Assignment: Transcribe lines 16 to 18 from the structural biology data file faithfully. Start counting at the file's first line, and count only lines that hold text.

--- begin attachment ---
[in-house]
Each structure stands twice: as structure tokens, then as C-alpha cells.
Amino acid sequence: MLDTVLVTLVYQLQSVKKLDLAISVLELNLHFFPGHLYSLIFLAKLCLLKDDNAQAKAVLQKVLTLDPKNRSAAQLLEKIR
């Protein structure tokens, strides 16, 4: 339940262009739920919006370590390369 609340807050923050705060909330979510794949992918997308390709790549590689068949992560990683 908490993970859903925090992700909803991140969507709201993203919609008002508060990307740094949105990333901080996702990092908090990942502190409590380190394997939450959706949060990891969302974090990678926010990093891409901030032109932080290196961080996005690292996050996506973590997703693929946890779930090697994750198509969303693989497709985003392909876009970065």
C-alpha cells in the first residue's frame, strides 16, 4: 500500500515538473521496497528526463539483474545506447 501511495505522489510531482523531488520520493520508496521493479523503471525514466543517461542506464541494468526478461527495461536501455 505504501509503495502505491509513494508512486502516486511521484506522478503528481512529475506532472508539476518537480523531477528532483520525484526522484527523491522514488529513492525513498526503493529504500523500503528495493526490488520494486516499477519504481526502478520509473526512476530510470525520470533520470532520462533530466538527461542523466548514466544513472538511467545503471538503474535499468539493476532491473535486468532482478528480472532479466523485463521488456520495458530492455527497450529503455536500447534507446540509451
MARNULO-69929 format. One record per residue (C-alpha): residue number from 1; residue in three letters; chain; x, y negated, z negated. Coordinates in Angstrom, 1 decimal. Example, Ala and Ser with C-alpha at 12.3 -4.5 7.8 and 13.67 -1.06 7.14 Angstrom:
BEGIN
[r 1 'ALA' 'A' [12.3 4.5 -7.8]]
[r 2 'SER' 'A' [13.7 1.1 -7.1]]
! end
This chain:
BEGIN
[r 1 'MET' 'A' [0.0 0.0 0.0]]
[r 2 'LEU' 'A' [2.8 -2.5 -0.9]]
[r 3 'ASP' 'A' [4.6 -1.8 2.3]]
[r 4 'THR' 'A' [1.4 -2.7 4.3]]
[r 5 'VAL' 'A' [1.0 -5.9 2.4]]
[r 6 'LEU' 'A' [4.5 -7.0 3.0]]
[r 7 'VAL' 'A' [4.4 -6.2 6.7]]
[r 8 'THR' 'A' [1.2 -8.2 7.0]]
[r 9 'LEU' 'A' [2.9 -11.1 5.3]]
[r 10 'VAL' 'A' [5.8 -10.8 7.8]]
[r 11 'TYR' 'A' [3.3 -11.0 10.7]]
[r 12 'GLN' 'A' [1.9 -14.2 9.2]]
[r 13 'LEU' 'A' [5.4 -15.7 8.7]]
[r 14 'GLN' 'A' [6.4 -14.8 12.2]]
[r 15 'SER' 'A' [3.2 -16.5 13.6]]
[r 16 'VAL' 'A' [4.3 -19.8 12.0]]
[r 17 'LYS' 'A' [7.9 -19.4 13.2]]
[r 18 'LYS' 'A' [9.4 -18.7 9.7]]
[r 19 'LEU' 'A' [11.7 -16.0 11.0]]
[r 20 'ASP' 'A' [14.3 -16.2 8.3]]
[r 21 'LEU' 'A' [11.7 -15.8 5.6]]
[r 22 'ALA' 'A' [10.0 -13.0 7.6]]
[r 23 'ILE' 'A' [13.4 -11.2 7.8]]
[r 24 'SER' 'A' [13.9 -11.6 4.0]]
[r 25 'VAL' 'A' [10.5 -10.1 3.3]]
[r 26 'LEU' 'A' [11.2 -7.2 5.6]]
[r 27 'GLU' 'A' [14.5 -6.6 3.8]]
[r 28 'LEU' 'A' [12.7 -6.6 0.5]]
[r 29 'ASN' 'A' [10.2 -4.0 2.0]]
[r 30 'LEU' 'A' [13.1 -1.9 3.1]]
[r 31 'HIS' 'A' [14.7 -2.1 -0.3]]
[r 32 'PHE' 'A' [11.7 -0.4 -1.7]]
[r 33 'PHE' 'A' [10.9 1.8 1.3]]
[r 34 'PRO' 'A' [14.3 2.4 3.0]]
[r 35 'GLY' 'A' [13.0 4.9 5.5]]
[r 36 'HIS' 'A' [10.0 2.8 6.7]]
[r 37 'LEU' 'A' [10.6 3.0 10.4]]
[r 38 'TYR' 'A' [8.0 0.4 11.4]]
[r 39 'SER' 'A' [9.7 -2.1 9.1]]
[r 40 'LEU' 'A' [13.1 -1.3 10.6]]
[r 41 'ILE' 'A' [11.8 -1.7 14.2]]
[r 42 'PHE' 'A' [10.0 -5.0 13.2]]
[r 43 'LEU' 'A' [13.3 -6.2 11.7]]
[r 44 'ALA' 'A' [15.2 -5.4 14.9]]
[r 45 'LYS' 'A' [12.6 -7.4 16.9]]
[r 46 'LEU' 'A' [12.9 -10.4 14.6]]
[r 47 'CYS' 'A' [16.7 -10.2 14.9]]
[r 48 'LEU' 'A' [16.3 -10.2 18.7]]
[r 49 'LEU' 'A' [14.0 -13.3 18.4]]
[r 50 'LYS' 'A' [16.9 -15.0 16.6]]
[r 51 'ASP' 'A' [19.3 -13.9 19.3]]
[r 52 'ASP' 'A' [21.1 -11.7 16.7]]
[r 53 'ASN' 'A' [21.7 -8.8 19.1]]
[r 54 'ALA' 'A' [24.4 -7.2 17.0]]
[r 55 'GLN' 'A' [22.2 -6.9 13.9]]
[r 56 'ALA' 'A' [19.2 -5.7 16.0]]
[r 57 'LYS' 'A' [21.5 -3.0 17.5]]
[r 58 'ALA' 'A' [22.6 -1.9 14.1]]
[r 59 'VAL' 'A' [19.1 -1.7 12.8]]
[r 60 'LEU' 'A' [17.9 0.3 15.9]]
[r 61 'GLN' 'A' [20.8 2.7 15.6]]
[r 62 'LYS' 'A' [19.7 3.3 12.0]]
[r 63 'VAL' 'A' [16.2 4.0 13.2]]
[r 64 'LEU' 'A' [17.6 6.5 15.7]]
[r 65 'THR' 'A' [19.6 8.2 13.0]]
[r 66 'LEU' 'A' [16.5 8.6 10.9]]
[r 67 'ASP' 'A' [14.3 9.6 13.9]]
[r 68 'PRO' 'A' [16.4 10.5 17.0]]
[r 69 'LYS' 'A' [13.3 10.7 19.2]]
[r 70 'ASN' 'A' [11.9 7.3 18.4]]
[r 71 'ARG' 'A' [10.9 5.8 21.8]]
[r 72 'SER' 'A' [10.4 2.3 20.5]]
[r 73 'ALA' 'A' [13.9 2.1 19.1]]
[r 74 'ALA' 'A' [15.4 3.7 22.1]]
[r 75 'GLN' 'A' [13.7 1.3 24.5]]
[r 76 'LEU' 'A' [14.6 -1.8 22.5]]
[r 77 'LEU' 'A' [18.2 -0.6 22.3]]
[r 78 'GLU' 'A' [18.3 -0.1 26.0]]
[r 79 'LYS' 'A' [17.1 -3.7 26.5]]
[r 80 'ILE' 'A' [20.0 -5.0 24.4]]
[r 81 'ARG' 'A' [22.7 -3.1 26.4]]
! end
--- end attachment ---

[r 4 'THR' 'A' [1.4 -2.7 4.3]]
[r 5 'VAL' 'A' [1.0 -5.9 2.4]]
[r 6 'LEU' 'A' [4.5 -7.0 3.0]]